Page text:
*This is part of a series of Leetcode solution explanations (index). If you liked this solution or found it useful,* *please like**this post and/or* *upvote**my solution post on Leetcode's forums.*

**Note**: This is my second version of a solution for this problem. Though I consider the first version a less complex solution more appropriate for an "Easy" problem, this post demonstrates how to achieve the solution with a space complexity of only O(1) extra space instead of O(N).

####
Leetcode Problem #645 (*Easy*): Set Mismatch

####
*Description:*

*Description:*

(*Jump to*: *Solution Idea* || *Code*: *JavaScript* | *Python* | *Java* | *C++*)

You have a set of integers

`s`

, which originally contains all the numbers from`1`

to`n`

. Unfortunately, due to some error, one of the numbers in`s`

got duplicated to another number in the set, which results inrepetition of onenumber andloss of anothernumber.You are given an integer array

`nums`

representing the data status of this set after the error.Find the number that occurs twice and the number that is missing and return them in the form of an array.

####
*Examples:*

*Examples:*

Example 1: Input: nums = [1,2,2,4] Output: [2,3]

Example 2: Input: nums = [1,1] Output: [1,2]

####
*Constraints:*

*Constraints:*

`2 <= nums.length <= 10^4`

`1 <= nums[i] <= 10^4`

####
*Idea:*

*Idea:*

(*Jump to*: *Problem Description* || *Code*: *JavaScript* | *Python* | *Java* | *C++*)

In order to solve this problem with **O(1)** extra space, we can use **nums** directly to keep track of which numbers have been seen so far. To do so, we need to be able to modify the elements of **nums** in such a way as to be easily able to obtain the original value again.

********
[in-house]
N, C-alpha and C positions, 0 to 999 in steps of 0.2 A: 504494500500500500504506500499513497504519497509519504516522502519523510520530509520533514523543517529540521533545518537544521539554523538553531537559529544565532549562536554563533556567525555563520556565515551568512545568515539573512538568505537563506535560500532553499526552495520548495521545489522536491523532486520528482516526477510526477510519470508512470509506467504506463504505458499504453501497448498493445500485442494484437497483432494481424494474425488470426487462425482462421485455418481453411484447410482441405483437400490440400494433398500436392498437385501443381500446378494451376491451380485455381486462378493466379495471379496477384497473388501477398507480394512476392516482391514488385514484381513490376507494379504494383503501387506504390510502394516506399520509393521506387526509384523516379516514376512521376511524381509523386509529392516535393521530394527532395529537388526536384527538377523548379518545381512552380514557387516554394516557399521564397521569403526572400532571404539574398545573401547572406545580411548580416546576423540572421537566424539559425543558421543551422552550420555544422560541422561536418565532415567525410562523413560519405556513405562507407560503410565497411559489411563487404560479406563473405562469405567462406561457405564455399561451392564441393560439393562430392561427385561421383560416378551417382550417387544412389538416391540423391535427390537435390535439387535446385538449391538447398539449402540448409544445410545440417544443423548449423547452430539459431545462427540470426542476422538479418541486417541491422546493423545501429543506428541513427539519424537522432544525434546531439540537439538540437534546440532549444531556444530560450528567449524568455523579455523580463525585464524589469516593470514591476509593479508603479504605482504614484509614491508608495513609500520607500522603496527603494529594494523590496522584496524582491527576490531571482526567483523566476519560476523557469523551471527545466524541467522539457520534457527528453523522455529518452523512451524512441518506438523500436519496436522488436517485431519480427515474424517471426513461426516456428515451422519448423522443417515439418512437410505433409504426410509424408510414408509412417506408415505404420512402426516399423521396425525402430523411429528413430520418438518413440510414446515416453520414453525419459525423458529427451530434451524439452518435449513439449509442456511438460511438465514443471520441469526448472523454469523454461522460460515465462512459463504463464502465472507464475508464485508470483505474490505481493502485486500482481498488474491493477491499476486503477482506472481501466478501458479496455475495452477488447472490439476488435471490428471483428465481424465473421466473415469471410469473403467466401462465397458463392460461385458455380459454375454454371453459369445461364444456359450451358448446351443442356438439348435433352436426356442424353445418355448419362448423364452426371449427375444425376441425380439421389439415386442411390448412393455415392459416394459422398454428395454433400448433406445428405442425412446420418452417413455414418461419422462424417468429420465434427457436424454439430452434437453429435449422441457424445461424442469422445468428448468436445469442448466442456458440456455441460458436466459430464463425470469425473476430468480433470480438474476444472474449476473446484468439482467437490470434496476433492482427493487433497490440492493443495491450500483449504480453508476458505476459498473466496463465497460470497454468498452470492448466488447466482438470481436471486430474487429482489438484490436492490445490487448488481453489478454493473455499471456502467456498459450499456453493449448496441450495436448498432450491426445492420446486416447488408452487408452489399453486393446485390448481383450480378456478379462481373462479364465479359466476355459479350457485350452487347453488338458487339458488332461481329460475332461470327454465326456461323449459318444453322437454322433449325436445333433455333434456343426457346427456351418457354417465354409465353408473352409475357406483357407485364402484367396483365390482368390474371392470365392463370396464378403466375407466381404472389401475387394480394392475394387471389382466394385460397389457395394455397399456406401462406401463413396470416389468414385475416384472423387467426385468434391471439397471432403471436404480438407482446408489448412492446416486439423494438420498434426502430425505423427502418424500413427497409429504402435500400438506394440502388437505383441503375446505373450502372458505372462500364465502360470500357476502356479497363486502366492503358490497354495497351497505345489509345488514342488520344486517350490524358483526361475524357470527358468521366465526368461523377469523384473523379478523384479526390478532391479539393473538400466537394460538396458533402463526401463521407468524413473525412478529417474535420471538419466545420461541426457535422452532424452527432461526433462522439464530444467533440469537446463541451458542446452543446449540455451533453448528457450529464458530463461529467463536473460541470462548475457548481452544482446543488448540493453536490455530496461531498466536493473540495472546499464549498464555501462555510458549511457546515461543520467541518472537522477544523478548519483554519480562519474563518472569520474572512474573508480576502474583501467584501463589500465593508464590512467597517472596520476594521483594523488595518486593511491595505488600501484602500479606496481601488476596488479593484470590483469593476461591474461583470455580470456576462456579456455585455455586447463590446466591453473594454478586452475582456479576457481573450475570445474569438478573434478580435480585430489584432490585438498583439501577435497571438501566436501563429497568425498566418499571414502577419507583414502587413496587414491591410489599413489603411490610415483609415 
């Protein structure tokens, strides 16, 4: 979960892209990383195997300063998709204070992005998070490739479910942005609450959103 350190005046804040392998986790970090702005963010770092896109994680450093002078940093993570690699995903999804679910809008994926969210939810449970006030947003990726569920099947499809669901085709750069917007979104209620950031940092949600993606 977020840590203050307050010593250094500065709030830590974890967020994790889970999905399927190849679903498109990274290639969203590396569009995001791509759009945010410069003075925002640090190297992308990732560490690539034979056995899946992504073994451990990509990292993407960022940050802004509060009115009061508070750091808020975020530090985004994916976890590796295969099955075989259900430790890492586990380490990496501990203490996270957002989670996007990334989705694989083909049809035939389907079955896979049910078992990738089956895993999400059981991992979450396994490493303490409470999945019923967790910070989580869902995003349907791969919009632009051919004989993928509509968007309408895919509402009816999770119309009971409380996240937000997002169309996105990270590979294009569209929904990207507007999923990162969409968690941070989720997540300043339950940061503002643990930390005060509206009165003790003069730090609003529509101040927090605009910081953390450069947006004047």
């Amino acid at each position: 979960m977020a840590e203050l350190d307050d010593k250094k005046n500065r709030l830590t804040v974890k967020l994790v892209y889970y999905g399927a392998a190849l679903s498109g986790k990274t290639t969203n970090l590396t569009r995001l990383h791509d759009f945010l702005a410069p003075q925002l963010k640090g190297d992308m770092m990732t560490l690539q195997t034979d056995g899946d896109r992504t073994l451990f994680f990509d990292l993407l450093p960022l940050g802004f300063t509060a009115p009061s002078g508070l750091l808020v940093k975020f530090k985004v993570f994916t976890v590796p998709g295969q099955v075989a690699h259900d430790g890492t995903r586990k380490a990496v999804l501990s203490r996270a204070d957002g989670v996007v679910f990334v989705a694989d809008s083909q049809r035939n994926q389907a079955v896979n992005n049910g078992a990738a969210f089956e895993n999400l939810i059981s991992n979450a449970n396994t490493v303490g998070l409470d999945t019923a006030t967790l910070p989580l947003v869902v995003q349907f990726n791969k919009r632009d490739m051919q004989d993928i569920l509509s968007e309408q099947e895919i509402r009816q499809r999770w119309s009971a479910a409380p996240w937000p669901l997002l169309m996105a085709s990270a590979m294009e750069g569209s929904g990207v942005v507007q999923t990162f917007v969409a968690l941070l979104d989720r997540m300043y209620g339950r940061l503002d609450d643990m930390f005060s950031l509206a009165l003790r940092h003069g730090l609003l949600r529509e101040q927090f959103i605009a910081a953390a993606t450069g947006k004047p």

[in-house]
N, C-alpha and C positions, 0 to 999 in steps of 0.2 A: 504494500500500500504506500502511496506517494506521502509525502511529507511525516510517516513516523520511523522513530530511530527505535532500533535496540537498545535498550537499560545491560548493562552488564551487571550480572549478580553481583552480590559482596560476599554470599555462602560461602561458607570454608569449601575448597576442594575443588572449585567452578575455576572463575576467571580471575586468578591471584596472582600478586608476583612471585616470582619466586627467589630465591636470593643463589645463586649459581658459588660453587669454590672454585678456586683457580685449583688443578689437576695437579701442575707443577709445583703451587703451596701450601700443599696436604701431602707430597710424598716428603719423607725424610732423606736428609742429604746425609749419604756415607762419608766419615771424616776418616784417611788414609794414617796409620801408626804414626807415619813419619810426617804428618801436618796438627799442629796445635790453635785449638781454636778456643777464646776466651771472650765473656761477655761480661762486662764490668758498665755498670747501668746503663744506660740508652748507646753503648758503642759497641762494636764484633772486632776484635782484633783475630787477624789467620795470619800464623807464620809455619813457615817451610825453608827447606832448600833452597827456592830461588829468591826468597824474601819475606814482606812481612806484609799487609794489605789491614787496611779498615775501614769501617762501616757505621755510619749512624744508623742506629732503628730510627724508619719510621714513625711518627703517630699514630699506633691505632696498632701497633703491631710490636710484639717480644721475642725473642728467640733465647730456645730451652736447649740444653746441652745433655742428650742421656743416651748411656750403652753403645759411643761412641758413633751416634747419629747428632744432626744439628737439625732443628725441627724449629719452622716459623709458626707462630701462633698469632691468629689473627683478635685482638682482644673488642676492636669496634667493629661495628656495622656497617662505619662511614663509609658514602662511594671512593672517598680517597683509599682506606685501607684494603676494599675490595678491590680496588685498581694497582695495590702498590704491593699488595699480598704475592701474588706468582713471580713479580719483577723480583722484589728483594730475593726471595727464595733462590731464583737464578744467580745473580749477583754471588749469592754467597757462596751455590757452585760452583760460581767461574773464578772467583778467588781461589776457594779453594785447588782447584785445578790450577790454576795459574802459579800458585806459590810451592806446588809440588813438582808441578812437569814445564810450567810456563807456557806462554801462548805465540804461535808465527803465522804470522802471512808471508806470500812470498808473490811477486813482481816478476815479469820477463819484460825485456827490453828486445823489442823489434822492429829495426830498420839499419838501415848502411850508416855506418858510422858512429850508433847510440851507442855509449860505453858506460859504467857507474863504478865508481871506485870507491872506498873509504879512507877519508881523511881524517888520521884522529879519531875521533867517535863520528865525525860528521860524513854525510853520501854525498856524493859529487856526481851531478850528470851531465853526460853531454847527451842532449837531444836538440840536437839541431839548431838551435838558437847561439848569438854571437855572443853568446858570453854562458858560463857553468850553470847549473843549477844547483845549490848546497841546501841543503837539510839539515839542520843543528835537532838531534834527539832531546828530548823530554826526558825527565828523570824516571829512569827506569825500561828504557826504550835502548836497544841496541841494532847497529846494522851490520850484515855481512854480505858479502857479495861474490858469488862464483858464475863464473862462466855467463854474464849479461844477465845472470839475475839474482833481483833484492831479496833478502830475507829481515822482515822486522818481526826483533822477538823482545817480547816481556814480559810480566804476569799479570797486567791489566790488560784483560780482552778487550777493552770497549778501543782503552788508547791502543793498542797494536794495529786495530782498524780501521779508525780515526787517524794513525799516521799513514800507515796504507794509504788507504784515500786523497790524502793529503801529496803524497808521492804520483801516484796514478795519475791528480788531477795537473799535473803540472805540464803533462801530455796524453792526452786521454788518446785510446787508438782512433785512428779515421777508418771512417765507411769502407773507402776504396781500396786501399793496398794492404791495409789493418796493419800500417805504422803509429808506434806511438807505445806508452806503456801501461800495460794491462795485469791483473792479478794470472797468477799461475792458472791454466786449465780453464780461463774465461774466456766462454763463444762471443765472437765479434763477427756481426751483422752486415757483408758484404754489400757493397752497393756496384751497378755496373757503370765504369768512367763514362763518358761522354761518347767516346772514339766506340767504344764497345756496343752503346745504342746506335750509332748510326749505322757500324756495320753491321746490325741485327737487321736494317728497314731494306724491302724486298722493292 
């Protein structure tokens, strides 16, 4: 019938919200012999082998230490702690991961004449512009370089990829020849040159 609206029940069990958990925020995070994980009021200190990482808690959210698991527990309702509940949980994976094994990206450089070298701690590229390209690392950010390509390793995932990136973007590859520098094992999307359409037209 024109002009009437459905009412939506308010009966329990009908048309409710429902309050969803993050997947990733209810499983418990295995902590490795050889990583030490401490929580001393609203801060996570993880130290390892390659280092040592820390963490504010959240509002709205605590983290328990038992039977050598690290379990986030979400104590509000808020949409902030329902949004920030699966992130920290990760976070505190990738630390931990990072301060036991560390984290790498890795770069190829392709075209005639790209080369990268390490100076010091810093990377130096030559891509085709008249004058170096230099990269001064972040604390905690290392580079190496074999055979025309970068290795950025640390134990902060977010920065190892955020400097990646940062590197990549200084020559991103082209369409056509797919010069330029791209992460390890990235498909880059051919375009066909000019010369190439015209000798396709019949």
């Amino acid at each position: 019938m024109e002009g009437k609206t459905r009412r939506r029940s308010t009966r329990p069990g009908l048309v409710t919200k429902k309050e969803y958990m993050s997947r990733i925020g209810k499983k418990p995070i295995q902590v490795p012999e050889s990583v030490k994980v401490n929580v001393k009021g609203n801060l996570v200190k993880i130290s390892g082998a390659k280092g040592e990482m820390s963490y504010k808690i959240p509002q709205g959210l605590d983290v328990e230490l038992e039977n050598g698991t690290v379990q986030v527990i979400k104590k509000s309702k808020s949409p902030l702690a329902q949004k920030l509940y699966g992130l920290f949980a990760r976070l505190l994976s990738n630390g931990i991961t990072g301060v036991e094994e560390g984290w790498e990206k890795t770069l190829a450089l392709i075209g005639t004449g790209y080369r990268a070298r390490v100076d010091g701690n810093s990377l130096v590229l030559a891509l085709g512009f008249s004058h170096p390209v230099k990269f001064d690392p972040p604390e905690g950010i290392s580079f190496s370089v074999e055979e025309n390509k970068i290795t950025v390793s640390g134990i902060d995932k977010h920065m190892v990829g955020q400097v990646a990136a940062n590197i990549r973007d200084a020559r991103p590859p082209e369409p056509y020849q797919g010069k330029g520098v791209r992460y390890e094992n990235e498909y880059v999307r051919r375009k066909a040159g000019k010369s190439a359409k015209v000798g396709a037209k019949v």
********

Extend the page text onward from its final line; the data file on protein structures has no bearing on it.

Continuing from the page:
One of the easiest ways to do this is with the use of the **mod** operator (**%**). Since the largest value **nums[i]** is **10^4**, we can use that number as our base. By adding **10^4** to the value of an element, it can now tell us two things: the original value of the element (**num % 10^4**) and whether or not the number equal to the index has been seen (**num > 10^4**).

Since the values in nums are **1-indexed** and nums itself is **0-indexed**, however, we'll have to shift the mod function to **(nums - 1) % 10^4**.

If we iterate through **nums** and apply this addition, then at the end, we'll know that the value that was seen twice will be **> 20000** and the number that was never seen is **< 10001**.

So we just have to iterate through **nums** a second time, check for these values, add them to our answer (**ans**), and then **return ans**.

####
*Implementation:*

*Implementation:*

There are very few differences between the four languages for this solution.

####
*Javascript Code:*

*Javascript Code:*

(*Jump to*: *Problem Description* || *Solution Idea*)

```
var findErrorNums = function(nums) {
let N = nums.length, ans = [,]
for (let i = 0; i < N; i++)
nums[(nums[i] - 1) % 10000] += 10000
for (let i = 0; i < N; i++)
if (nums[i] > 20000) ans[0] = i + 1
else if (nums[i] < 10001) ans[1] = i + 1
return ans
};
```

####
*Python Code:*

*Python Code:*